KATOWICE, Poland – The Latest on U.N. climate talks taking place in Poland (all times local):
Several foreign environmental activists who have been detained or deported by Poland's Border Guard since the start of the U.N. climate conference in the Polish city of Katowice are criticizing the actions as violations of their democratic rights and an obstruction of their climate-protection work.
Border Guards say a temporary measure put in place for the climate conference bars entry to people who potentially pose a security problem.
But Iryna Stavchuk, the executive director of a Ukrainian group, the Centre for Environmental Initiatives "EcoAction," said in a statement Tuesday that she has been participating in climate talks as a civil society observer since 2006 "without a single violation." She said she was denied entry to Poland along with eight other Ukrainian environmentalists for the period of the two-week conference.
Maria Kolesnikova, an activist from Kyrgyzstan, said she will be "deprived of the opportunity to voice my concerns" as investments into the development of alternative energy sources in Kyrgystan are decided.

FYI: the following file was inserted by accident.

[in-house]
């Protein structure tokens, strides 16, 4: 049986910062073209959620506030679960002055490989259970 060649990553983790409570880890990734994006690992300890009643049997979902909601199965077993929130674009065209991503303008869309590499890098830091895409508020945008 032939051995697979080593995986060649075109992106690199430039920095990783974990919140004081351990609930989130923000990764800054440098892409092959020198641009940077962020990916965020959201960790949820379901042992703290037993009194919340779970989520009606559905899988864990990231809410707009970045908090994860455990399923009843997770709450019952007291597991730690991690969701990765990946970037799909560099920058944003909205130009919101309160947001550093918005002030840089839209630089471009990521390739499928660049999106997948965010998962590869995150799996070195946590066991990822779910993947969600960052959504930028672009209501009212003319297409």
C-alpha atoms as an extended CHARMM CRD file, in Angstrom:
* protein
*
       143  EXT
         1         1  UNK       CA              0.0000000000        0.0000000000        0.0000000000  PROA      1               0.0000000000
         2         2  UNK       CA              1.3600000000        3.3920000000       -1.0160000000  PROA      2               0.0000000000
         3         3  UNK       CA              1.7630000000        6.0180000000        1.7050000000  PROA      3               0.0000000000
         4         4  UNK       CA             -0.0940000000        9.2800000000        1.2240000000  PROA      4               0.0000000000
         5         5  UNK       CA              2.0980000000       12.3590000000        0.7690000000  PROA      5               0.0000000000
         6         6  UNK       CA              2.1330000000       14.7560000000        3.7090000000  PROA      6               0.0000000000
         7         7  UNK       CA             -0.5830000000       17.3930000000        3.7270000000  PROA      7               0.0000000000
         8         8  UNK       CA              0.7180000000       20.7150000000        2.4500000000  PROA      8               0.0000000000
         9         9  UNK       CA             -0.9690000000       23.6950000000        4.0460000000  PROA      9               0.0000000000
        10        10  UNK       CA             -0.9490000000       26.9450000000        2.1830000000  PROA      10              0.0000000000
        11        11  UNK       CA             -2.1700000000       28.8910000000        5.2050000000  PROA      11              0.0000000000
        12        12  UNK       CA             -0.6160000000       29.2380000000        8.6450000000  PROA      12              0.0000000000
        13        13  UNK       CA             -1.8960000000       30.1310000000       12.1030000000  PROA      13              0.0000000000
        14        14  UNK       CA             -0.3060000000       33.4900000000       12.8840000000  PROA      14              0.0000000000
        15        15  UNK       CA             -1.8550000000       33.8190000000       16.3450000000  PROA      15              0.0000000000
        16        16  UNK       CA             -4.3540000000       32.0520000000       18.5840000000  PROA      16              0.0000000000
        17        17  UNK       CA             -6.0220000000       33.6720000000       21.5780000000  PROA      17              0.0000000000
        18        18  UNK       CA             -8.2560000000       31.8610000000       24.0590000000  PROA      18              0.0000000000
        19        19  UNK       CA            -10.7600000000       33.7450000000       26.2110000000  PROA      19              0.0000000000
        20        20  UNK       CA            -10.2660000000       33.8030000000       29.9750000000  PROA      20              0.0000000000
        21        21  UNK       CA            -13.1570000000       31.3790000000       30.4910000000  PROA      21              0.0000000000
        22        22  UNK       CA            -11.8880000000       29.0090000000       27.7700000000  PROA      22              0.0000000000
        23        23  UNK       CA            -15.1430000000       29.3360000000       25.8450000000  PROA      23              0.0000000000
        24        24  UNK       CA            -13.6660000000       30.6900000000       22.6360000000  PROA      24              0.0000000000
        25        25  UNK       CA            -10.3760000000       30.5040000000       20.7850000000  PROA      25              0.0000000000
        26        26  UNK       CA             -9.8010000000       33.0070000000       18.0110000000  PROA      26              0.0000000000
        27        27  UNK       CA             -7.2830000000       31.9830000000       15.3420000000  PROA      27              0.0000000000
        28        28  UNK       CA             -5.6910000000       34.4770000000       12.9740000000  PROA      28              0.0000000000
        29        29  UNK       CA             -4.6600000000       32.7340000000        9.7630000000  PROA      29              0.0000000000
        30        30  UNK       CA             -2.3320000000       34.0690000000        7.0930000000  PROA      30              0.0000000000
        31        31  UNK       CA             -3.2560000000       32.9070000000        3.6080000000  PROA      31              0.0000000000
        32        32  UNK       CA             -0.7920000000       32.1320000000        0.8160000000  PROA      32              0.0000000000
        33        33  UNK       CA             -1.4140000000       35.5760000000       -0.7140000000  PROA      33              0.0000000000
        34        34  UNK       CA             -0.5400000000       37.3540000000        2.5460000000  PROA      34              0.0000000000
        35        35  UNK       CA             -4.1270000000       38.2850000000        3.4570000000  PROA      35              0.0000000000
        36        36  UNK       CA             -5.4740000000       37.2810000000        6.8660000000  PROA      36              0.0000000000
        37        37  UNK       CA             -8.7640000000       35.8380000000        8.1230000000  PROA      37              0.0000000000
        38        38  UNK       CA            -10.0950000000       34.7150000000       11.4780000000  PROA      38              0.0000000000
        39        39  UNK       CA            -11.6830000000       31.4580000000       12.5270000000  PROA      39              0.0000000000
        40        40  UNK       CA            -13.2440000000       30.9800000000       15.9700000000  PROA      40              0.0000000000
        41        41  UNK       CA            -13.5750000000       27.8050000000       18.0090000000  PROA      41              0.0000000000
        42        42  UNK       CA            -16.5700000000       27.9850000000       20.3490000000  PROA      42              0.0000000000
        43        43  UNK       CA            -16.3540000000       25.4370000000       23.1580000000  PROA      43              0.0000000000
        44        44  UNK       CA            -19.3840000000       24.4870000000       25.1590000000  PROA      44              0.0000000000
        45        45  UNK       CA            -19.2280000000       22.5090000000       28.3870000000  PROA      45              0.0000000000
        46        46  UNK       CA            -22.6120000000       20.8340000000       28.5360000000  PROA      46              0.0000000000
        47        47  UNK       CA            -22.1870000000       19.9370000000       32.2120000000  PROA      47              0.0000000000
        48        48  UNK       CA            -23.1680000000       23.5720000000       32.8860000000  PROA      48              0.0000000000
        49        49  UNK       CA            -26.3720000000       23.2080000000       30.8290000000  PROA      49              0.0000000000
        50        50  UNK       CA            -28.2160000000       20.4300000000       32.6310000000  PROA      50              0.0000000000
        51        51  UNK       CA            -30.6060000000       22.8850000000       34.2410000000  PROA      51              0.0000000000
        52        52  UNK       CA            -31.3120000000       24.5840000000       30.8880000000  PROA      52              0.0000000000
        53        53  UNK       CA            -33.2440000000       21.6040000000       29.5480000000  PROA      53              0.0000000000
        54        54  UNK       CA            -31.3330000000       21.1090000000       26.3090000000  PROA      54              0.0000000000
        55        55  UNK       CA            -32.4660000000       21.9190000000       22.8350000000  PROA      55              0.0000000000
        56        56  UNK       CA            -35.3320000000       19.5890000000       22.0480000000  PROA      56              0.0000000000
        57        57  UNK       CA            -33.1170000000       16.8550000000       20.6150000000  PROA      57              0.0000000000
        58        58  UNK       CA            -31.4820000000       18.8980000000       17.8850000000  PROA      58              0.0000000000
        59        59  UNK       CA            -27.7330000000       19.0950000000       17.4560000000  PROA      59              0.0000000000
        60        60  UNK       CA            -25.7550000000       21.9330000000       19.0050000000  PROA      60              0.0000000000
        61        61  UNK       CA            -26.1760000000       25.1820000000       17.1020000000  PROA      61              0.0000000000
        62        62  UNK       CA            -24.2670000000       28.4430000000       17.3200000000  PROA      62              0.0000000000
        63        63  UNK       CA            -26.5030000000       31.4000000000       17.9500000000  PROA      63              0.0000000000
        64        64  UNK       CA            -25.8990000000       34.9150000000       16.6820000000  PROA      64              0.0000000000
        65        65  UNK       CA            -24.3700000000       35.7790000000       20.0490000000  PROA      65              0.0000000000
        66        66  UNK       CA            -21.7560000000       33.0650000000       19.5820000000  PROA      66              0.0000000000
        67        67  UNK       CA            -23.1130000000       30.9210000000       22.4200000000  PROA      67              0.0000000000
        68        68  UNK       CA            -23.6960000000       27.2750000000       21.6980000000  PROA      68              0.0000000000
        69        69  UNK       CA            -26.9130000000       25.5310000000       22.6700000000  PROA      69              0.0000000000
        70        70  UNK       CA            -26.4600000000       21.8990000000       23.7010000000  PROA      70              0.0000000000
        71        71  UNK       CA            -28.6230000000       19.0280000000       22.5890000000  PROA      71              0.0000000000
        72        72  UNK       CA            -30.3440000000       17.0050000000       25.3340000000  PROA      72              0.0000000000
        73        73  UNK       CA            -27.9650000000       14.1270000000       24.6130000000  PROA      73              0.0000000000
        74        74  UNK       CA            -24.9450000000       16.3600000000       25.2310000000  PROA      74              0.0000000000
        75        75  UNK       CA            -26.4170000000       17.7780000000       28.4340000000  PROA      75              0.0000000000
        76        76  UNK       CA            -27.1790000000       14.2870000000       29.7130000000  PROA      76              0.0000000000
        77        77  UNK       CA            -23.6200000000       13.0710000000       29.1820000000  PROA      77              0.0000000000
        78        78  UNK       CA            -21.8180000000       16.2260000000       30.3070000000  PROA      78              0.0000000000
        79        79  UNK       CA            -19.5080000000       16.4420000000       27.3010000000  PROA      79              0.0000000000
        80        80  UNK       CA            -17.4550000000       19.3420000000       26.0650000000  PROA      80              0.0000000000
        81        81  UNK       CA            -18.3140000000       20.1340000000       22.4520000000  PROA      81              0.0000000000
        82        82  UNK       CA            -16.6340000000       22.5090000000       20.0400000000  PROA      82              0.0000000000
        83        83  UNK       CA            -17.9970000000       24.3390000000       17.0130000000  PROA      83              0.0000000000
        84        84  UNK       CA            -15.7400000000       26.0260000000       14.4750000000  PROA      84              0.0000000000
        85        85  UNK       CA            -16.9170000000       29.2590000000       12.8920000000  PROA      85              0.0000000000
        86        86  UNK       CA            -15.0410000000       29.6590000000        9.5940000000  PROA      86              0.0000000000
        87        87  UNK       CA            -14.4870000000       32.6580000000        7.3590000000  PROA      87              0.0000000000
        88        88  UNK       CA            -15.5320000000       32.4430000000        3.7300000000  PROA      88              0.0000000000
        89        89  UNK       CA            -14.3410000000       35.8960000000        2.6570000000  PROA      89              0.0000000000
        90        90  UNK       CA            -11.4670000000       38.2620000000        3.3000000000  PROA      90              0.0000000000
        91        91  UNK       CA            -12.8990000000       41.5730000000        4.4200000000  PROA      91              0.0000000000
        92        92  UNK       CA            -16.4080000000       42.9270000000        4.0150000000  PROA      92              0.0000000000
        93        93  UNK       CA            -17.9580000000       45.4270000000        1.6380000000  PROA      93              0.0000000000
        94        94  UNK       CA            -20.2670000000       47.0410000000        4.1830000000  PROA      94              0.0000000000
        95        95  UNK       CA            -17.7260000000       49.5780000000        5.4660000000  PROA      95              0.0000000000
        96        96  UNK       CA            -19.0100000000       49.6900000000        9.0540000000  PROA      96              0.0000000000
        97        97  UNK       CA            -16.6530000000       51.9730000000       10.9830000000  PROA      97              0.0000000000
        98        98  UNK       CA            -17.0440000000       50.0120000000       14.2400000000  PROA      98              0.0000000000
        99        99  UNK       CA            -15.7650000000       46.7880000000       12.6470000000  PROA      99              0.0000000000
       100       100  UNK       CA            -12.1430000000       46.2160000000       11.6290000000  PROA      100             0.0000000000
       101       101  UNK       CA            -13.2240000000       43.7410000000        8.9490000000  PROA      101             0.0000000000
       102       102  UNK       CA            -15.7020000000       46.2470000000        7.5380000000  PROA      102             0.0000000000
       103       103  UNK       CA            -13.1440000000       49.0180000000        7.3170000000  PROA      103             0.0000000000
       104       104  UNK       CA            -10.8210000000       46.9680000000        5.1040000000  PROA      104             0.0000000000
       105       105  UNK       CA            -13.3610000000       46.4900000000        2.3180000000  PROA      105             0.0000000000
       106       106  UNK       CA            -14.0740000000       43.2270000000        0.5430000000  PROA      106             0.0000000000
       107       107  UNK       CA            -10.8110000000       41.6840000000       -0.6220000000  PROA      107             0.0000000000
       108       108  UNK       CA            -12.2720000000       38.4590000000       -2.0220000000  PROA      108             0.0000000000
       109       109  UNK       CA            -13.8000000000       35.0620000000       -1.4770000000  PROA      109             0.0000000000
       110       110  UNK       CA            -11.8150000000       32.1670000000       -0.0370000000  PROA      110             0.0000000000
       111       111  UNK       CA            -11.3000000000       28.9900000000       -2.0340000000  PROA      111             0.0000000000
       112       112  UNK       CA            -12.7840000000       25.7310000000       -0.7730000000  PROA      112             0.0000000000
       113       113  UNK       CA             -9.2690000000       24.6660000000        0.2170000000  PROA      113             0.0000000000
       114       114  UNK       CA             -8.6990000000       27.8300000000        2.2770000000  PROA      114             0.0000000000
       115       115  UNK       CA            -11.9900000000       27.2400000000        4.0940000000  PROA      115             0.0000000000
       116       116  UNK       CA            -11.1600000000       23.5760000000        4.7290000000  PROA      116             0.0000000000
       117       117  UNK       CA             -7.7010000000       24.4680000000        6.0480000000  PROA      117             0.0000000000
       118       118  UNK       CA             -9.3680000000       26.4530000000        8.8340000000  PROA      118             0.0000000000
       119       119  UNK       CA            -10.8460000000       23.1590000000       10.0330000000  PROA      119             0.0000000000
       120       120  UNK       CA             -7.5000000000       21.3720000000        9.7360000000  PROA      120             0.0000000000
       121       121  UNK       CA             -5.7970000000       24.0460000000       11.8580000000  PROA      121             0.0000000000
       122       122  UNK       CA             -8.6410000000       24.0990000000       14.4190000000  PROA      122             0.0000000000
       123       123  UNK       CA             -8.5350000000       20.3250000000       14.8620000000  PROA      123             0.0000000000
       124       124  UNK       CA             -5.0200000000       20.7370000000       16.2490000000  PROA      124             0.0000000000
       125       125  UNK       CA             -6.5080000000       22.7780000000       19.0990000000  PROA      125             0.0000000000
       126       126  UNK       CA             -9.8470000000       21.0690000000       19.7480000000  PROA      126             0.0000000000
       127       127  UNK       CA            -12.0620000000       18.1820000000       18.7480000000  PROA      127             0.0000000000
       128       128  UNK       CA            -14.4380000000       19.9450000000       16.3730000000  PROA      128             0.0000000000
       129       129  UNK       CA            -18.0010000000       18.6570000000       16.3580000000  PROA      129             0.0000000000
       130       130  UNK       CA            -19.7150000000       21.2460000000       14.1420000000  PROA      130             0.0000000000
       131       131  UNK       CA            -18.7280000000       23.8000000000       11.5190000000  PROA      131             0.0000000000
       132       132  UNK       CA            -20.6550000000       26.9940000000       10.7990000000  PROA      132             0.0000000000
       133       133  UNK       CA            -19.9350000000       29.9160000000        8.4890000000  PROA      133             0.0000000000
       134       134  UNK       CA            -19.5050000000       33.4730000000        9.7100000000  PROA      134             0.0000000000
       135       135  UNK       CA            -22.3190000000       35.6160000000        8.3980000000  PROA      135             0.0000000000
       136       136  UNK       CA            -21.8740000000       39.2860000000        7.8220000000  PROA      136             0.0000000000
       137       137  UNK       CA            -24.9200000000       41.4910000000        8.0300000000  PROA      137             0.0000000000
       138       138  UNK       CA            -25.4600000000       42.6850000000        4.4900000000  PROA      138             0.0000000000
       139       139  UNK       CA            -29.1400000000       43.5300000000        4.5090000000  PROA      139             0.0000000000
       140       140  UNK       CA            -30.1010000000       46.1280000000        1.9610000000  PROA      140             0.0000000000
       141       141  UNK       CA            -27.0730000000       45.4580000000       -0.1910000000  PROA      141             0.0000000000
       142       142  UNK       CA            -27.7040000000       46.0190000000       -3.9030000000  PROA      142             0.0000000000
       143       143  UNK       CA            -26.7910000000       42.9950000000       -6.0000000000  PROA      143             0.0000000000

An activist from Georgia with the group 350.org, Nugzar Kokhreidze, said he has been isolated at Katowice International Airport for four days. He said he has been working on climate issues by internet but will fly home on Tuesday.
Scientists are increasingly finding the fingerprints of climate change in droughts, storms and heatwaves.
A review of 102 scientific papers over the past three years, published Tuesday, found 73 concluded that climate change made extreme weather events more intense or likely.
London-based think tank Energy and Climate Intelligence Unit presented its review on the sidelines of the U.N. climate talks in Katowice, Poland.
The group's director, Richard Black, said the strongest link between climate change and weather was found in heatwaves, such as the one in Europe this summer.
Adele Thomas of Berlin-based research group Climate Analytics said scientists' growing ability to attribute extreme weather to climate change could have important consequences for international discussions about financial compensation for countries suffering loss and damage from manmade global warming.
National leaders and ministers are preparing for the final stretch of U.N. climate talks, with just days left to break through thorny issues that diplomats have struggled to resolve.
U.N. climate chief Patricia Espinosa urged delegates Tuesday to show a "spirit of unity" through the end of the week.
Almost 200 countries are gathered at the Dec. 2-14 meeting in Katowice, Poland, to finalize the rules of the 2015 Paris accord on curbing global warming.
The Intergovernmental Panel on Climate Change says governments need to act soon to keep temperature increases to 1.5 degrees Celsius (2.7 Fahrenheit).
The talks are also meant to push countries to commit to more ambitious targets for greenhouse gas emission reductions.
Poor countries, meanwhile, want assurances on financial support to tackle climate change.